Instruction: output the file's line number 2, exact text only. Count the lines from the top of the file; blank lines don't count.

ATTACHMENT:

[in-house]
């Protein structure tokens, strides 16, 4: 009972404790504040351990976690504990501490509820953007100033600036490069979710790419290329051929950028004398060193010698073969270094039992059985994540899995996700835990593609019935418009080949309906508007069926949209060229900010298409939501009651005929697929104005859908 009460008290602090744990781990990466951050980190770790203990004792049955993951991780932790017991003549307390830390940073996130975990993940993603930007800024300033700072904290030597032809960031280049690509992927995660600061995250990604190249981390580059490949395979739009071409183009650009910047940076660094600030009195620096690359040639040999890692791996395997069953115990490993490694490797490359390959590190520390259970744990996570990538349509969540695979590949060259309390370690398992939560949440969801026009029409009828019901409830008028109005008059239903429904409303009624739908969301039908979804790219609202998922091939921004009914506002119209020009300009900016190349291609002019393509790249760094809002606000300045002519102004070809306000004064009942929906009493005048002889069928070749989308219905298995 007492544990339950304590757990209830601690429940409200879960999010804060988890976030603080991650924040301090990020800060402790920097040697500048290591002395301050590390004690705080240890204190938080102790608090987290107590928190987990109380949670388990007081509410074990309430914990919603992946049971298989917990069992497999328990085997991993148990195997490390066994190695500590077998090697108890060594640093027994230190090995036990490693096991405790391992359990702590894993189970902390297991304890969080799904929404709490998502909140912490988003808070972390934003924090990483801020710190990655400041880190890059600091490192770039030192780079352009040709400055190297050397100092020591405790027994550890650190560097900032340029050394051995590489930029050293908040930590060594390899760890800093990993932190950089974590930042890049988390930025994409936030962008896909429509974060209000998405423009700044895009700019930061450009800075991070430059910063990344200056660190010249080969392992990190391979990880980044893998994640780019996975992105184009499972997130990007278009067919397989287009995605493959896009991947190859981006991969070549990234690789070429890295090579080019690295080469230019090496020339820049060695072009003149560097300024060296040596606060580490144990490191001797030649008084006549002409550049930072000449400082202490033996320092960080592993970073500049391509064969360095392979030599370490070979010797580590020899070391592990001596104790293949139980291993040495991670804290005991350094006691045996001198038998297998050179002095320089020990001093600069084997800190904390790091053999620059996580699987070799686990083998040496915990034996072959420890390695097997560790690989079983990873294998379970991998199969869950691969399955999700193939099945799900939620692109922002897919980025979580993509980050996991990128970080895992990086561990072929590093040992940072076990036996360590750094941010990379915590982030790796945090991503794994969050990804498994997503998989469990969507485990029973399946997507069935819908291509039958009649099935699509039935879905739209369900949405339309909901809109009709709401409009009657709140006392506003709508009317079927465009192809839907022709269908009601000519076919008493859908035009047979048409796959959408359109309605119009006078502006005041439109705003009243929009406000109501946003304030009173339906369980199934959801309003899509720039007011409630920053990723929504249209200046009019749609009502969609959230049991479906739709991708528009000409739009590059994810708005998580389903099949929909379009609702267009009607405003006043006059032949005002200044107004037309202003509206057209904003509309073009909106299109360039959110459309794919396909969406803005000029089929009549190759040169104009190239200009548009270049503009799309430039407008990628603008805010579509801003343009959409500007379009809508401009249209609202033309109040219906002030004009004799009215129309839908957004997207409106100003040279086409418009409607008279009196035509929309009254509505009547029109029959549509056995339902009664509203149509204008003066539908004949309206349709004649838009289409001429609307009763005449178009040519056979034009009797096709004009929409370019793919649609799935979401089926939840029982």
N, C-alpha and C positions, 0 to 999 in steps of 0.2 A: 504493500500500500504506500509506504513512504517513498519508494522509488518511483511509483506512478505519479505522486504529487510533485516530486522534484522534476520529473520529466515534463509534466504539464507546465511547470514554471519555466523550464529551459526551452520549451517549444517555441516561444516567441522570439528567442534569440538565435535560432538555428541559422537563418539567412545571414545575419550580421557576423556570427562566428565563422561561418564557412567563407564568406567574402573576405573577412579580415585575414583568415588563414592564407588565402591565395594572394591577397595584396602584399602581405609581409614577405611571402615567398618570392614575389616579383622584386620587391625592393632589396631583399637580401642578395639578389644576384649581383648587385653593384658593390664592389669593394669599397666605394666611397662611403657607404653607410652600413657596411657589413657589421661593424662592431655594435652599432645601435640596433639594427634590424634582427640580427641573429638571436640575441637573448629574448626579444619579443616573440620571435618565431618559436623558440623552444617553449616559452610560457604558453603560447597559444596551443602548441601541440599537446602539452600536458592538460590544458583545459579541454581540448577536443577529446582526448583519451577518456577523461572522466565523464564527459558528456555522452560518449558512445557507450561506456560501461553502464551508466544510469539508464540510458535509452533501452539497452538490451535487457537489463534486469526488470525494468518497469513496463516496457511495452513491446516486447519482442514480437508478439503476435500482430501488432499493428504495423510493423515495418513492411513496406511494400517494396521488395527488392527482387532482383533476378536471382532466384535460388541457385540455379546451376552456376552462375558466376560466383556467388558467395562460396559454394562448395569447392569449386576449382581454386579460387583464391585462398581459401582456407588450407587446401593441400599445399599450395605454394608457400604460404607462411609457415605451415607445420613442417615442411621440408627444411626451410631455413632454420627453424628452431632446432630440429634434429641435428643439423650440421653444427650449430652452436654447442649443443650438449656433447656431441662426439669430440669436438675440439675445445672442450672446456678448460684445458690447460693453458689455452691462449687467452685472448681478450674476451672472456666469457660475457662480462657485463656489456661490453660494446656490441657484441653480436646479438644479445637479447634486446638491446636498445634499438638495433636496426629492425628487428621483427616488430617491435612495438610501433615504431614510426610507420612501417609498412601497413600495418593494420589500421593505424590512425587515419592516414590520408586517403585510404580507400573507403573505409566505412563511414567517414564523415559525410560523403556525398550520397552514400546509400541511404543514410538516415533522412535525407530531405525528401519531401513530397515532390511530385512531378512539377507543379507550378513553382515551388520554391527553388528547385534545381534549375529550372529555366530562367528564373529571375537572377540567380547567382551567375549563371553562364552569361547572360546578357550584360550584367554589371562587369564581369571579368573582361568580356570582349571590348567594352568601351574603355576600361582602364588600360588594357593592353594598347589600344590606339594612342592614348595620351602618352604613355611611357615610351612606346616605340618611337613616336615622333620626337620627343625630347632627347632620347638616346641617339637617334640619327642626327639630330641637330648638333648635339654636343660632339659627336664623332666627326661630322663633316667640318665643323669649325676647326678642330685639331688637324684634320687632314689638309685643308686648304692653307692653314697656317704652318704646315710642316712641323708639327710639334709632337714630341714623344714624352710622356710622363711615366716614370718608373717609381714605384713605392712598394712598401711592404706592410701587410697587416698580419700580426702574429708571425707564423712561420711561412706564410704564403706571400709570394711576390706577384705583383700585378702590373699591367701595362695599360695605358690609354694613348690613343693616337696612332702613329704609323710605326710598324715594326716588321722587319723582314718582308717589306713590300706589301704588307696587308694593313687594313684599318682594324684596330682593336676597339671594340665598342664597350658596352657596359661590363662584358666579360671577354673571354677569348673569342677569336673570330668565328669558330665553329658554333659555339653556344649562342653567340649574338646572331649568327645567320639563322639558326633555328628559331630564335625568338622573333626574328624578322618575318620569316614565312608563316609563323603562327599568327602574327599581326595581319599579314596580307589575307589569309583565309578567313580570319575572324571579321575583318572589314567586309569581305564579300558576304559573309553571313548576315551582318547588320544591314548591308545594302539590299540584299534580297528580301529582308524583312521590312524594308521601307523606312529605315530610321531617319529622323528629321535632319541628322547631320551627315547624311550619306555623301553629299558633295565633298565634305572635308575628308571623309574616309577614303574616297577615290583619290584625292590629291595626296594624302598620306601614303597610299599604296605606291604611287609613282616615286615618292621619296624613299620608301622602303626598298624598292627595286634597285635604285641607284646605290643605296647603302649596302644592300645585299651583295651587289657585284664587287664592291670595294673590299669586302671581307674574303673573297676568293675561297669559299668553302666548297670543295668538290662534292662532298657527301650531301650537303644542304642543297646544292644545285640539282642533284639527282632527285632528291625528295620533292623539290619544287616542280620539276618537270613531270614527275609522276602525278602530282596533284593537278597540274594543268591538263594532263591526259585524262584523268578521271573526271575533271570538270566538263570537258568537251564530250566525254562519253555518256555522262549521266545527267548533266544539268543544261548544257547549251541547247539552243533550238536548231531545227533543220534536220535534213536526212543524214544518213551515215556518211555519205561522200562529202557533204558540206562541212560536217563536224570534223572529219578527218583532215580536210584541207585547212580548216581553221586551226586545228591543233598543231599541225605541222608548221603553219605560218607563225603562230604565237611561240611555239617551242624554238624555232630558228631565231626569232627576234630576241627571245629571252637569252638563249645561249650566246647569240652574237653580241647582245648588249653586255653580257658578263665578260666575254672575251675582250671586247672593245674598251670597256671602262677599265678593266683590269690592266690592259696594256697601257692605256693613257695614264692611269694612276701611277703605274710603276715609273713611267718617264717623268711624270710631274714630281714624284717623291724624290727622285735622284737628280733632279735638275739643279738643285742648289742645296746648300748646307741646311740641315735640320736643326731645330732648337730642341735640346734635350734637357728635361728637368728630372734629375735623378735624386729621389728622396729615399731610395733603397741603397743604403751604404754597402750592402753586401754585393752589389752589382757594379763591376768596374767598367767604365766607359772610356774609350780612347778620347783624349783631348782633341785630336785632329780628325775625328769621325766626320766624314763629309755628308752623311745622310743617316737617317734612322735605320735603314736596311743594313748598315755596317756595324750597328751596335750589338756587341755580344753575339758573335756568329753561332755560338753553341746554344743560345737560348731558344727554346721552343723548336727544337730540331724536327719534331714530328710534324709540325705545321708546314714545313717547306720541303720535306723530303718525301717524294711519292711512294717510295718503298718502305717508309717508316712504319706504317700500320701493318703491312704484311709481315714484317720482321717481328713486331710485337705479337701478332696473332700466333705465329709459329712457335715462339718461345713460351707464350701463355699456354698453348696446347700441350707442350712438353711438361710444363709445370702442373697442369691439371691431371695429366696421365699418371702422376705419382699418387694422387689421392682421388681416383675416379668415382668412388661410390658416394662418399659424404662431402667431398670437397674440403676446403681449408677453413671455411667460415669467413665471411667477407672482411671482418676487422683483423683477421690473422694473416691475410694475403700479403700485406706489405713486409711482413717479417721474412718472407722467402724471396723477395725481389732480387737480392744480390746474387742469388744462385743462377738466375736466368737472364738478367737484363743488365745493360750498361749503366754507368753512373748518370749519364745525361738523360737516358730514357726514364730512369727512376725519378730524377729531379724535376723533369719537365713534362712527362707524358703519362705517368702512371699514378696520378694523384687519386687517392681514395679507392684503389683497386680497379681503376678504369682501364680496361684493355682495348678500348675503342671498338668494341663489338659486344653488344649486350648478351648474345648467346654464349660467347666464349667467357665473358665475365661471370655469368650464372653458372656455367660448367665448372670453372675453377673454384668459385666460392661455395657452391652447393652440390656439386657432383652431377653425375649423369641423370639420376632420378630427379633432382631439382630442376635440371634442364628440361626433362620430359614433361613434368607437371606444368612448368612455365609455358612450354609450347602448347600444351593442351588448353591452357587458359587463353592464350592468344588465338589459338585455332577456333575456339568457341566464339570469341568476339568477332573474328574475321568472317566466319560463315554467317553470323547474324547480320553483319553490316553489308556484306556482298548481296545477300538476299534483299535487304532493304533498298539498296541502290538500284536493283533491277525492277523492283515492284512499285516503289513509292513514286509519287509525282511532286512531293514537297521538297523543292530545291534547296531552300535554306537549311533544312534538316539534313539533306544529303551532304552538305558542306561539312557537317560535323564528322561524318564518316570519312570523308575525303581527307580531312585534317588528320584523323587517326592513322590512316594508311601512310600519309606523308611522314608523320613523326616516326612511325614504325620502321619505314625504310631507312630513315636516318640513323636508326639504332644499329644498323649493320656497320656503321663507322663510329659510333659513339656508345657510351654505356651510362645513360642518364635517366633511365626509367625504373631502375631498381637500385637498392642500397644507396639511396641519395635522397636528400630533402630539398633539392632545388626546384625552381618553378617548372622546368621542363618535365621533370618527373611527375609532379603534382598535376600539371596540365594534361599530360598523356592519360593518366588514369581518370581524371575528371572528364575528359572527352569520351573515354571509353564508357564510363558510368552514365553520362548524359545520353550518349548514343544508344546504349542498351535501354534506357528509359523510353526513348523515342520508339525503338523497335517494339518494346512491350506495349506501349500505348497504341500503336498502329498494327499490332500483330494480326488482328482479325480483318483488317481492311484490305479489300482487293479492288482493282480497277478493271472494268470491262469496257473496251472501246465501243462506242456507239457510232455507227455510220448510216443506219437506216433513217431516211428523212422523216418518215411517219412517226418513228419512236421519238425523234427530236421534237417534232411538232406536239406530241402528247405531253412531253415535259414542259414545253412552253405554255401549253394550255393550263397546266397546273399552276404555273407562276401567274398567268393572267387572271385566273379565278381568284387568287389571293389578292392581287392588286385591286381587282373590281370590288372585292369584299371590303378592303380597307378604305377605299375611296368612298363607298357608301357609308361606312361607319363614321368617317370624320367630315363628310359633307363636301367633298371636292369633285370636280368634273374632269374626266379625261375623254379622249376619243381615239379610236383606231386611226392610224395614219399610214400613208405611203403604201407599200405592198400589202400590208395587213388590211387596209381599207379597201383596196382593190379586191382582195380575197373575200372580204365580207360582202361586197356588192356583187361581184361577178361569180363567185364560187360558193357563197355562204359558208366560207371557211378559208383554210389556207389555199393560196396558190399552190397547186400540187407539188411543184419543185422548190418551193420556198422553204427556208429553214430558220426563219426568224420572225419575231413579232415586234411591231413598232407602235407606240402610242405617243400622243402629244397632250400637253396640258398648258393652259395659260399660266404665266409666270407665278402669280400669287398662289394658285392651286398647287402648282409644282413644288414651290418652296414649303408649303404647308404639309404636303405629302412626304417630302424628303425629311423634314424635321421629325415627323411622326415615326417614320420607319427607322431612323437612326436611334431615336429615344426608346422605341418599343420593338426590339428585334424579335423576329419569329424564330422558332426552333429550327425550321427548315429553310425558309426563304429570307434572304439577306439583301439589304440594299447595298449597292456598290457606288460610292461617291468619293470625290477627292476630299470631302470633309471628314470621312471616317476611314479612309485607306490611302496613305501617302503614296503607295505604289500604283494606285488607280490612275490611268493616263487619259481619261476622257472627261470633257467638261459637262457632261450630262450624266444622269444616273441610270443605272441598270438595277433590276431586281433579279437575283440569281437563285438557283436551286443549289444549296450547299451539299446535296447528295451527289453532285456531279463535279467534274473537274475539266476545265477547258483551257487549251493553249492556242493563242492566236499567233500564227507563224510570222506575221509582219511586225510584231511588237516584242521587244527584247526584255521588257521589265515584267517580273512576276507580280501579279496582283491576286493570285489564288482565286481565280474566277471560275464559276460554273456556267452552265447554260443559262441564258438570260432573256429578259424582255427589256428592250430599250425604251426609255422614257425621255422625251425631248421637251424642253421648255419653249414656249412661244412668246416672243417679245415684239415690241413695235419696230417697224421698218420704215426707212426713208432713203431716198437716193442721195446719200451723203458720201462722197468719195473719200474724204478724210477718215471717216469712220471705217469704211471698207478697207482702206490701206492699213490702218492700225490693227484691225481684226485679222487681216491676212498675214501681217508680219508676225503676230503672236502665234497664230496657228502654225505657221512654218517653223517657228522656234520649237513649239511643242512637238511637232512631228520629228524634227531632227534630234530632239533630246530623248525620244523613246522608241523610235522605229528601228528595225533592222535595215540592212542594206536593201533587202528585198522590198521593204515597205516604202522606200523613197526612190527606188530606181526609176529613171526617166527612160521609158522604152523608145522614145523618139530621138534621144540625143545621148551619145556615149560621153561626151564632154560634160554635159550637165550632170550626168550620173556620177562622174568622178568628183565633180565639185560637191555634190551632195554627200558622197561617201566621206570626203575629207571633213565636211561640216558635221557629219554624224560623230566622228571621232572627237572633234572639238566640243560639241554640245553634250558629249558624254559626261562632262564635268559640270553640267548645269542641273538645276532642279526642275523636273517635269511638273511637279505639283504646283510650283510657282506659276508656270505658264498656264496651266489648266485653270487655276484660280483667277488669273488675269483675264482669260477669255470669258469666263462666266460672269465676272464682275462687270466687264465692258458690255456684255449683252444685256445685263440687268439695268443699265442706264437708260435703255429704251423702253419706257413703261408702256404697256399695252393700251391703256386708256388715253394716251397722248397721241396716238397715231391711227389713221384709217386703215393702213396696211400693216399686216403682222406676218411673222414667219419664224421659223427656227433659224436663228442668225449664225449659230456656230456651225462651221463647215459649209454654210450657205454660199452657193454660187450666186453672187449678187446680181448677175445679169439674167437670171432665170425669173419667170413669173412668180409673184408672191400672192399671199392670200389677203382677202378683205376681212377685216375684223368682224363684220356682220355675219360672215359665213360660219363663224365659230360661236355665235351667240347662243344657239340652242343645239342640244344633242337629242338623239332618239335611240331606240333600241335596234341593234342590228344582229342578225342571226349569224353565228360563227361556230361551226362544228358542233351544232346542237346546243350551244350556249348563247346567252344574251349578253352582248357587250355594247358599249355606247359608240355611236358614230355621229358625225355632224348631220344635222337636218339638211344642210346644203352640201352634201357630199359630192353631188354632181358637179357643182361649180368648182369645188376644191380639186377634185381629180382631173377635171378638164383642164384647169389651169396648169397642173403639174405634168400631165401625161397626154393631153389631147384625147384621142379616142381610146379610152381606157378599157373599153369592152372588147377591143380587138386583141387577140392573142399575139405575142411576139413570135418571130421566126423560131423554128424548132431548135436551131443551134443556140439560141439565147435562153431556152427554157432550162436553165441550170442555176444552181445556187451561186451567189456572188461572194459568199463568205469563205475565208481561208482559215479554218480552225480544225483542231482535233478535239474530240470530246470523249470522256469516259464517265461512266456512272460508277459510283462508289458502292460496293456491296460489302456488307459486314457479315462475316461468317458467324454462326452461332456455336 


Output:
């Protein structure tokens, strides 16, 4: 009972404790504040351990976690504990501490509820953007100033600036490069979710790419290329051929950028004398060193010698073969270094039992059985994540899995996700835990593609019935418009080949309906508007069926949209060229900010298409939501009651005929697929104005859908 009460008290602090744990781990990466951050980190770790203990004792049955993951991780932790017991003549307390830390940073996130975990993940993603930007800024300033700072904290030597032809960031280049690509992927995660600061995250990604190249981390580059490949395979739009071409183009650009910047940076660094600030009195620096690359040639040999890692791996395997069953115990490993490694490797490359390959590190520390259970744990996570990538349509969540695979590949060259309390370690398992939560949440969801026009029409009828019901409830008028109005008059239903429904409303009624739908969301039908979804790219609202998922091939921004009914506002119209020009300009900016190349291609002019393509790249760094809002606000300045002519102004070809306000004064009942929906009493005048002889069928070749989308219905298995 007492544990339950304590757990209830601690429940409200879960999010804060988890976030603080991650924040301090990020800060402790920097040697500048290591002395301050590390004690705080240890204190938080102790608090987290107590928190987990109380949670388990007081509410074990309430914990919603992946049971298989917990069992497999328990085997991993148990195997490390066994190695500590077998090697108890060594640093027994230190090995036990490693096991405790391992359990702590894993189970902390297991304890969080799904929404709490998502909140912490988003808070972390934003924090990483801020710190990655400041880190890059600091490192770039030192780079352009040709400055190297050397100092020591405790027994550890650190560097900032340029050394051995590489930029050293908040930590060594390899760890800093990993932190950089974590930042890049988390930025994409936030962008896909429509974060209000998405423009700044895009700019930061450009800075991070430059910063990344200056660190010249080969392992990190391979990880980044893998994640780019996975992105184009499972997130990007278009067919397989287009995605493959896009991947190859981006991969070549990234690789070429890295090579080019690295080469230019090496020339820049060695072009003149560097300024060296040596606060580490144990490191001797030649008084006549002409550049930072000449400082202490033996320092960080592993970073500049391509064969360095392979030599370490070979010797580590020899070391592990001596104790293949139980291993040495991670804290005991350094006691045996001198038998297998050179002095320089020990001093600069084997800190904390790091053999620059996580699987070799686990083998040496915990034996072959420890390695097997560790690989079983990873294998379970991998199969869950691969399955999700193939099945799900939620692109922002897919980025979580993509980050996991990128970080895992990086561990072929590093040992940072076990036996360590750094941010990379915590982030790796945090991503794994969050990804498994997503998989469990969507485990029973399946997507069935819908291509039958009649099935699509039935879905739209369900949405339309909901809109009709709401409009009657709140006392506003709508009317079927465009192809839907022709269908009601000519076919008493859908035009047979048409796959959408359109309605119009006078502006005041439109705003009243929009406000109501946003304030009173339906369980199934959801309003899509720039007011409630920053990723929504249209200046009019749609009502969609959230049991479906739709991708528009000409739009590059994810708005998580389903099949929909379009609702267009009607405003006043006059032949005002200044107004037309202003509206057209904003509309073009909106299109360039959110459309794919396909969406803005000029089929009549190759040169104009190239200009548009270049503009799309430039407008990628603008805010579509801003343009959409500007379009809508401009249209609202033309109040219906002030004009004799009215129309839908957004997207409106100003040279086409418009409607008279009196035509929309009254509505009547029109029959549509056995339902009664509203149509204008003066539908004949309206349709004649838009289409001429609307009763005449178009040519056979034009009797096709004009929409370019793919649609799935979401089926939840029982």